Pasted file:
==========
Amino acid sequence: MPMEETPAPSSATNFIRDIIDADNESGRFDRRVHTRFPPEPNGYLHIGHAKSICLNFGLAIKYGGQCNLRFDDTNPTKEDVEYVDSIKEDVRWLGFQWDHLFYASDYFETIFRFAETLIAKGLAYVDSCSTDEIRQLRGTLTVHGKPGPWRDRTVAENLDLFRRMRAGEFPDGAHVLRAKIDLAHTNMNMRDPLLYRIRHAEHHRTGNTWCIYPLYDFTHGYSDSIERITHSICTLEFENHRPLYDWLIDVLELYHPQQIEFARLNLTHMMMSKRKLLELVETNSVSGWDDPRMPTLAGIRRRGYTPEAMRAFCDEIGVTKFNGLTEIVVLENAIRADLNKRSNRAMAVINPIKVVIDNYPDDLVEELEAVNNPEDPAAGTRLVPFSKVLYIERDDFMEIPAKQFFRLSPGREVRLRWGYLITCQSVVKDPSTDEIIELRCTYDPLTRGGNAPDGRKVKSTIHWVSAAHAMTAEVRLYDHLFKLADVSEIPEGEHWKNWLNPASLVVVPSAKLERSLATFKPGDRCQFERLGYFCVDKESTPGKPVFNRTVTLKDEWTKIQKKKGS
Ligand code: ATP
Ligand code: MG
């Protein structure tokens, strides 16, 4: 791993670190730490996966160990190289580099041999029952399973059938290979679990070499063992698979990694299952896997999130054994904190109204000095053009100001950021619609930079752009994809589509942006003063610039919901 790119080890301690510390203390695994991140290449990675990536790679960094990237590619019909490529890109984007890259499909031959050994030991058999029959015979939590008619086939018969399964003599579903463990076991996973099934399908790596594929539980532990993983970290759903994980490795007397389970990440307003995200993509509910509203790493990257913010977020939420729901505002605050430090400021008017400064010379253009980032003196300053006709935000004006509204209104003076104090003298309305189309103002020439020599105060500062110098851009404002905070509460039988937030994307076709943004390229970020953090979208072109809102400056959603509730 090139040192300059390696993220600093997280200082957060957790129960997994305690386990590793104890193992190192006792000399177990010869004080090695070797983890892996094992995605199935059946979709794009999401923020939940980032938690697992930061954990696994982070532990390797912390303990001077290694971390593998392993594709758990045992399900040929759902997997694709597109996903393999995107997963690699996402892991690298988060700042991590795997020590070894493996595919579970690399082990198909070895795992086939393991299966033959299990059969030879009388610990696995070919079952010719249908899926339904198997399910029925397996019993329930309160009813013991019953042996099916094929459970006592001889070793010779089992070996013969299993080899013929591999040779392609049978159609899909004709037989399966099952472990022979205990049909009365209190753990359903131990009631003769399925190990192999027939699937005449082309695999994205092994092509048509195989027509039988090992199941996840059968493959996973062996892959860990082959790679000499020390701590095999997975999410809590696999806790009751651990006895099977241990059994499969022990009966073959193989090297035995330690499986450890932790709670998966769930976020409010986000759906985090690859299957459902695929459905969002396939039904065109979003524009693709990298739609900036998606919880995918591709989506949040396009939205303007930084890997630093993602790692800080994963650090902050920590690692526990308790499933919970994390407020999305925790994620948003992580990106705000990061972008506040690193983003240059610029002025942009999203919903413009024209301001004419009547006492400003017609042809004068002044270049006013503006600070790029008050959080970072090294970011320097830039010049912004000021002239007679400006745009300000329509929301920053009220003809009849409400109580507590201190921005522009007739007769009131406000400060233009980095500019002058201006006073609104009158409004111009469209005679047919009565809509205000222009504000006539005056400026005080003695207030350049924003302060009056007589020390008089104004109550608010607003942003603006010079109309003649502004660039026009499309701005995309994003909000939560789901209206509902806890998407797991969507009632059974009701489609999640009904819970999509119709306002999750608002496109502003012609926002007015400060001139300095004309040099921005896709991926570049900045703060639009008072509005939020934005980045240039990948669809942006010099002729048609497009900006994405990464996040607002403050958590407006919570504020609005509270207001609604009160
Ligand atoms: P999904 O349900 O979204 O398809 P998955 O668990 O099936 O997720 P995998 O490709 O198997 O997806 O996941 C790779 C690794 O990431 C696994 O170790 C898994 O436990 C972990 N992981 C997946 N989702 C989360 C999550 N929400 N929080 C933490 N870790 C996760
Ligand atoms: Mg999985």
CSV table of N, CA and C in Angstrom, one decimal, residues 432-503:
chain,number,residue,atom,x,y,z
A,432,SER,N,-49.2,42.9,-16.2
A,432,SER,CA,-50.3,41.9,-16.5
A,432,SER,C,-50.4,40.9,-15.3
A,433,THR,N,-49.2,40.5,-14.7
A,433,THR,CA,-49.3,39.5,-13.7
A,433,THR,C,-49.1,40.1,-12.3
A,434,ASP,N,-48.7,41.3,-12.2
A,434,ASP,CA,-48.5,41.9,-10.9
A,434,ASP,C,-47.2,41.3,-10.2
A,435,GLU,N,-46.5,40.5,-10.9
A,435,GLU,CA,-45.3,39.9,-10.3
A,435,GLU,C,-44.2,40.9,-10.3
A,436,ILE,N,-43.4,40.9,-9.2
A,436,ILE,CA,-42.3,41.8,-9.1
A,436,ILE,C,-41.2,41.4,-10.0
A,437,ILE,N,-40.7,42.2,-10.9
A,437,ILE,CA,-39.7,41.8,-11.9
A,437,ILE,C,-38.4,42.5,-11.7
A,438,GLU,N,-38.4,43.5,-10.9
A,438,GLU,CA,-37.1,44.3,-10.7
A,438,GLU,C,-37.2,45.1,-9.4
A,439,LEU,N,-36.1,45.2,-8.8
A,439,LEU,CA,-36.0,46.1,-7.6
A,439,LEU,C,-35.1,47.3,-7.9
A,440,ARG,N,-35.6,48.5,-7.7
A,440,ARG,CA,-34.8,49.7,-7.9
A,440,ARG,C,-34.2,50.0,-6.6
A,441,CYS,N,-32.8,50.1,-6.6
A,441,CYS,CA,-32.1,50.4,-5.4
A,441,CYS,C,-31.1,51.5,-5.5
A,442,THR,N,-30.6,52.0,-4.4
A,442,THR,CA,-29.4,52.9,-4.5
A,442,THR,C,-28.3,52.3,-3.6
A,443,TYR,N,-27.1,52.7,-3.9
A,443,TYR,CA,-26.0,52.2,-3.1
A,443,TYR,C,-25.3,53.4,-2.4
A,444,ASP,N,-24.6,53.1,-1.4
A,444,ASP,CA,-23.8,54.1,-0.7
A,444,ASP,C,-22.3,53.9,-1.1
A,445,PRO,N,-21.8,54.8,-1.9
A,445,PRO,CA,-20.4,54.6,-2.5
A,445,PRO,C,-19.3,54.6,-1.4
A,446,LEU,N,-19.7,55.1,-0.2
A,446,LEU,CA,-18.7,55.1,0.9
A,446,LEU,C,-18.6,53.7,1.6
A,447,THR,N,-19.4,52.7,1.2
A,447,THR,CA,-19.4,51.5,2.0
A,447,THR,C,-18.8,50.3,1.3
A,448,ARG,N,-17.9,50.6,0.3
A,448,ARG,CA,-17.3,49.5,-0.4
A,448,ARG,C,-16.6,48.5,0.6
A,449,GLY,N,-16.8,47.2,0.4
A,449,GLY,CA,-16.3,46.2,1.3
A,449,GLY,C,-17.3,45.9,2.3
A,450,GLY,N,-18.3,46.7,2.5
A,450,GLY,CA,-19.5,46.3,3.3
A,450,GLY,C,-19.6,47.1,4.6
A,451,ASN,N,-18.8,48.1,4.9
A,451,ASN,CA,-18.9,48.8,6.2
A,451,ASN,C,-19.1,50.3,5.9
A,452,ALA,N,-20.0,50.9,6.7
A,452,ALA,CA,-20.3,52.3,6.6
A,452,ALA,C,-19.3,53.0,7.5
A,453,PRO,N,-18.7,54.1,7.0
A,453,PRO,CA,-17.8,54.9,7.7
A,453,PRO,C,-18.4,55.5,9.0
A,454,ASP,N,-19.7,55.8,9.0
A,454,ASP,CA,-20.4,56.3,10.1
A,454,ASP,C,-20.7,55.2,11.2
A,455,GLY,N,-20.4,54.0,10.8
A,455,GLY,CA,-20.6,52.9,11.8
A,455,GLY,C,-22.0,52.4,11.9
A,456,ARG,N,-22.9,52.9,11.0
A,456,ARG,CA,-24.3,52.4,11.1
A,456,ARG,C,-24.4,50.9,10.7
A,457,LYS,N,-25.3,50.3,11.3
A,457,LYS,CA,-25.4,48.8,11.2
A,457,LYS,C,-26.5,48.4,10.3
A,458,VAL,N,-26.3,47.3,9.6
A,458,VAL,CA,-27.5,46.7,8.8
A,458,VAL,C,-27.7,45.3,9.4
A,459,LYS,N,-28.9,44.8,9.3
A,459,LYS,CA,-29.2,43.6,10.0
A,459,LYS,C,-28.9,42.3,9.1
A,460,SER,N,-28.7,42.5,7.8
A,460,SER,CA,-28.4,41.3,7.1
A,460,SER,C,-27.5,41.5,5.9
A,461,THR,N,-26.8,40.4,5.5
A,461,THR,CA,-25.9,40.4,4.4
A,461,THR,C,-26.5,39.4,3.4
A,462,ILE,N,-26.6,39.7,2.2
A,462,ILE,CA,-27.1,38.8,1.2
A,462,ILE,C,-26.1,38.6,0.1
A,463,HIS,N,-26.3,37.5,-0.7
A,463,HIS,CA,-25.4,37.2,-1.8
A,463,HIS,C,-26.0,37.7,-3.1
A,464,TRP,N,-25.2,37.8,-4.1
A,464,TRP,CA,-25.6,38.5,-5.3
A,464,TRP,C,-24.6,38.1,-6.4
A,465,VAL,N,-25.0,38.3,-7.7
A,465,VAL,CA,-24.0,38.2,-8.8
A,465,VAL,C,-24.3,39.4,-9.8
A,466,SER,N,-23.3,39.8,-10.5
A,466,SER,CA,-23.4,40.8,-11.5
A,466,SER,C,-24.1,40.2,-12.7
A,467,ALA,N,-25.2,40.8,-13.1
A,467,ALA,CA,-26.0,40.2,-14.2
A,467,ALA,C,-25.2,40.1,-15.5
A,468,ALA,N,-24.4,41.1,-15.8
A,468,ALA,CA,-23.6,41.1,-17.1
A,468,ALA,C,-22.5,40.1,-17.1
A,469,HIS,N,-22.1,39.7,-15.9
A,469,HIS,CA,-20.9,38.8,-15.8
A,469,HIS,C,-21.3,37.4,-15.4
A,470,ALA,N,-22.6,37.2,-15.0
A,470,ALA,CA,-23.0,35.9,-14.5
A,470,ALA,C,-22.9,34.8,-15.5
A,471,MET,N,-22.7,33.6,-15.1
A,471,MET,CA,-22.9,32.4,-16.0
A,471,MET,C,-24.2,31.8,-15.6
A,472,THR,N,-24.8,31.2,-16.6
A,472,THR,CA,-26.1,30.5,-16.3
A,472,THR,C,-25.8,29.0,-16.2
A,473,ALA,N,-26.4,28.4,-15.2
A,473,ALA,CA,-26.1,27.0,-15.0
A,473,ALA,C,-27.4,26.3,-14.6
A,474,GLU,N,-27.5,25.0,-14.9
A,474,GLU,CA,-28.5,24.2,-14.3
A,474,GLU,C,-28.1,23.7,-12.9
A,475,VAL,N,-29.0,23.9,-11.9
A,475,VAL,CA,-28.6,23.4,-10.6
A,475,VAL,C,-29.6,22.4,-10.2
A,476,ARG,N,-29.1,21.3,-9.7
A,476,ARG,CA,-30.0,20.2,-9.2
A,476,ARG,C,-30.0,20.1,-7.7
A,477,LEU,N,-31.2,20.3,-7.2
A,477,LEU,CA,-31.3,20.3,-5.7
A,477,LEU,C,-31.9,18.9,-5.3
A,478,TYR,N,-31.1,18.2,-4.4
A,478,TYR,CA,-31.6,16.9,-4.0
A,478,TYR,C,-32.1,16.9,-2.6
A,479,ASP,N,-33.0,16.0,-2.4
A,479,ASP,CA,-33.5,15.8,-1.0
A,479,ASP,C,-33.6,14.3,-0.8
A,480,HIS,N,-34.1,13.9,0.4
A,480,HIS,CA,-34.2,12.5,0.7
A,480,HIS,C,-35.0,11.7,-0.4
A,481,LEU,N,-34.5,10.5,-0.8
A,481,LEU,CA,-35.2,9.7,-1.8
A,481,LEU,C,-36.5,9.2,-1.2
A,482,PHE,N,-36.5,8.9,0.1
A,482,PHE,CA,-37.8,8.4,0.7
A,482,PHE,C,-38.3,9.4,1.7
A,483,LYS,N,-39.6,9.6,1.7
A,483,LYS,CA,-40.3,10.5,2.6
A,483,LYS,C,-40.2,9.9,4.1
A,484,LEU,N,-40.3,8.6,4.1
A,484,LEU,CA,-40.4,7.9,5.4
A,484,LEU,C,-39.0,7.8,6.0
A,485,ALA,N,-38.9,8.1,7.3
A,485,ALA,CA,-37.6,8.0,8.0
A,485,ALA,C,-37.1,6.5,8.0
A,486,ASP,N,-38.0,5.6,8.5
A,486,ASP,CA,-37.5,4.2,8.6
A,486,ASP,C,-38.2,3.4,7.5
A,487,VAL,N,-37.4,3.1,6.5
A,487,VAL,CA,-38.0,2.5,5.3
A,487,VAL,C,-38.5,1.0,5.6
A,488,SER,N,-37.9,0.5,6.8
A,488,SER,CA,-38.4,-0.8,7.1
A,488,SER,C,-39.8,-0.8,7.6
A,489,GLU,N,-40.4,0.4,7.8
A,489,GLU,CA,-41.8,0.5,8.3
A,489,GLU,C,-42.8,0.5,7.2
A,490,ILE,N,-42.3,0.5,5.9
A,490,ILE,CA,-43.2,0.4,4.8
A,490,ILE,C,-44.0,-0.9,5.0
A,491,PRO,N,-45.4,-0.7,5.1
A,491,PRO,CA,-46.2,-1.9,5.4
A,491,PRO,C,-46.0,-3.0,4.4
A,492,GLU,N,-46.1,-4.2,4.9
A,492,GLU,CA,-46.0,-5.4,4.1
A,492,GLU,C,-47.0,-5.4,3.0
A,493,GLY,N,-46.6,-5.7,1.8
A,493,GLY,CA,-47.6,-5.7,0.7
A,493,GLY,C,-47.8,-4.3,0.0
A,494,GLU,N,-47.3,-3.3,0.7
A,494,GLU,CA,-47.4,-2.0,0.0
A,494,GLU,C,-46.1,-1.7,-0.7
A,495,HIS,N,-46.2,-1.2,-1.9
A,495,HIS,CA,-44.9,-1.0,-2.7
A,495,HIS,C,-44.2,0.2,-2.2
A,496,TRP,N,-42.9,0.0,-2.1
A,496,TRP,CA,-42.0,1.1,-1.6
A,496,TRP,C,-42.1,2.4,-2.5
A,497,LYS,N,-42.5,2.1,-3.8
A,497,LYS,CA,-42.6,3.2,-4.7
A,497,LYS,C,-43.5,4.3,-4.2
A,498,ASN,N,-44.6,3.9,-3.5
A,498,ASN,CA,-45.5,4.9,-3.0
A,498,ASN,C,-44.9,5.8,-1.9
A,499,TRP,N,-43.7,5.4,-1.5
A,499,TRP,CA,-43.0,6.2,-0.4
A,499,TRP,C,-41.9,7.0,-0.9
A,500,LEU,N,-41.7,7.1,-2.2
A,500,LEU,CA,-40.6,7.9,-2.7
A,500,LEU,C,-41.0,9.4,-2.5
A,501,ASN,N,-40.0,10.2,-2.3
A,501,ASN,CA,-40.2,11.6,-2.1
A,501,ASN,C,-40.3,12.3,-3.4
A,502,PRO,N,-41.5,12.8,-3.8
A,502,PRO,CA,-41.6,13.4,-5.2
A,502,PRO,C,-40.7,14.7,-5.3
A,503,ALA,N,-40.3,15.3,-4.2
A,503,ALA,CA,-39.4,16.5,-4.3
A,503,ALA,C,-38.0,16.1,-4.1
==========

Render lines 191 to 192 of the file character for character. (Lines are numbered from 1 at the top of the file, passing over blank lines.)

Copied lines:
A,492,GLU,C,-47.0,-5.4,3.0
A,493,GLY,N,-46.6,-5.7,1.8